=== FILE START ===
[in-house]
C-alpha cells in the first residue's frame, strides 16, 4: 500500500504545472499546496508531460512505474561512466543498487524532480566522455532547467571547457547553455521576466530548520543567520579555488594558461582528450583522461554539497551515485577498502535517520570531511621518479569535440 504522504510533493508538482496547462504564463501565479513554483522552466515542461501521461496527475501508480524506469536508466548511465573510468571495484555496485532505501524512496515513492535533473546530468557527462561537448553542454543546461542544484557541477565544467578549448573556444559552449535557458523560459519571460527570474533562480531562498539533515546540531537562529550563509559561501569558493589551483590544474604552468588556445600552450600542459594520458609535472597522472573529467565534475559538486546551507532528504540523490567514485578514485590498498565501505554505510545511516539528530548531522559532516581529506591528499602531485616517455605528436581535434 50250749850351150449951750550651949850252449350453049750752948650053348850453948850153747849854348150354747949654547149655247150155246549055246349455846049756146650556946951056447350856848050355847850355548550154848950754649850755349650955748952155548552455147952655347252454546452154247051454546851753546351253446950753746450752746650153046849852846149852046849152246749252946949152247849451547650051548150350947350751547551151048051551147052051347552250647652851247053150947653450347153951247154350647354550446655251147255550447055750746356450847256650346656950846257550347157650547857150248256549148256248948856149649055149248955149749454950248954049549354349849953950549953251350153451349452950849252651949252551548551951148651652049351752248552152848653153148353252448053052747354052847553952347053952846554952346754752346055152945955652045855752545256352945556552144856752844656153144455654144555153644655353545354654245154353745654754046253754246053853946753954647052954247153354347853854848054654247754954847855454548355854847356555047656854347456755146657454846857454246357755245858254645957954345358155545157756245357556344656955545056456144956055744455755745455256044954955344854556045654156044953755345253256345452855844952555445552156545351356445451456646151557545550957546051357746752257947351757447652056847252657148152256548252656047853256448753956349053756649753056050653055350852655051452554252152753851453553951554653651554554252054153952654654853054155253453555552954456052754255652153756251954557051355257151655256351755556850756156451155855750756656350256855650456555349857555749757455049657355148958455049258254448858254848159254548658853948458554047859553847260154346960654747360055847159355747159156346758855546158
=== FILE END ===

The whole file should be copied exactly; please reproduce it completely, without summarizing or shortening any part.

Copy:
[in-house]
C-alpha cells in the first residue's frame, strides 16, 4: 500500500504545472499546496508531460512505474561512466543498487524532480566522455532547467571547457547553455521576466530548520543567520579555488594558461582528450583522461554539497551515485577498502535517520570531511621518479569535440 504522504510533493508538482496547462504564463501565479513554483522552466515542461501521461496527475501508480524506469536508466548511465573510468571495484555496485532505501524512496515513492535533473546530468557527462561537448553542454543546461542544484557541477565544467578549448573556444559552449535557458523560459519571460527570474533562480531562498539533515546540531537562529550563509559561501569558493589551483590544474604552468588556445600552450600542459594520458609535472597522472573529467565534475559538486546551507532528504540523490567514485578514485590498498565501505554505510545511516539528530548531522559532516581529506591528499602531485616517455605528436581535434 50250749850351150449951750550651949850252449350453049750752948650053348850453948850153747849854348150354747949654547149655247150155246549055246349455846049756146650556946951056447350856848050355847850355548550154848950754649850755349650955748952155548552455147952655347252454546452154247051454546851753546351253446950753746450752746650153046849852846149852046849152246749252946949152247849451547650051548150350947350751547551151048051551147052051347552250647652851247053150947653450347153951247154350647354550446655251147255550447055750746356450847256650346656950846257550347157650547857150248256549148256248948856149649055149248955149749454950248954049549354349849953950549953251350153451349452950849252651949252551548551951148651652049351752248552152848653153148353252448053052747354052847553952347053952846554952346754752346055152945955652045855752545256352945556552144856752844656153144455654144555153644655353545354654245154353745654754046253754246053853946753954647052954247153354347853854848054654247754954847855454548355854847356555047656854347456755146657454846857454246357755245858254645957954345358155545157756245357556344656955545056456144956055744455755745455256044954955344854556045654156044953755345253256345452855844952555445552156545351356445451456646151557545550957546051357746752257947351757447652056847252657148152256548252656047853256448753956349053756649753056050653055350852655051452554252152753851453553951554653651554554252054153952654654853054155253453555552954456052754255652153756251954557051355257151655256351755556850756156451155855750756656350256855650456555349857555749757455049657355148958455049258254448858254848159254548658853948458554047859553847260154346960654747360055847159355747159156346758855546158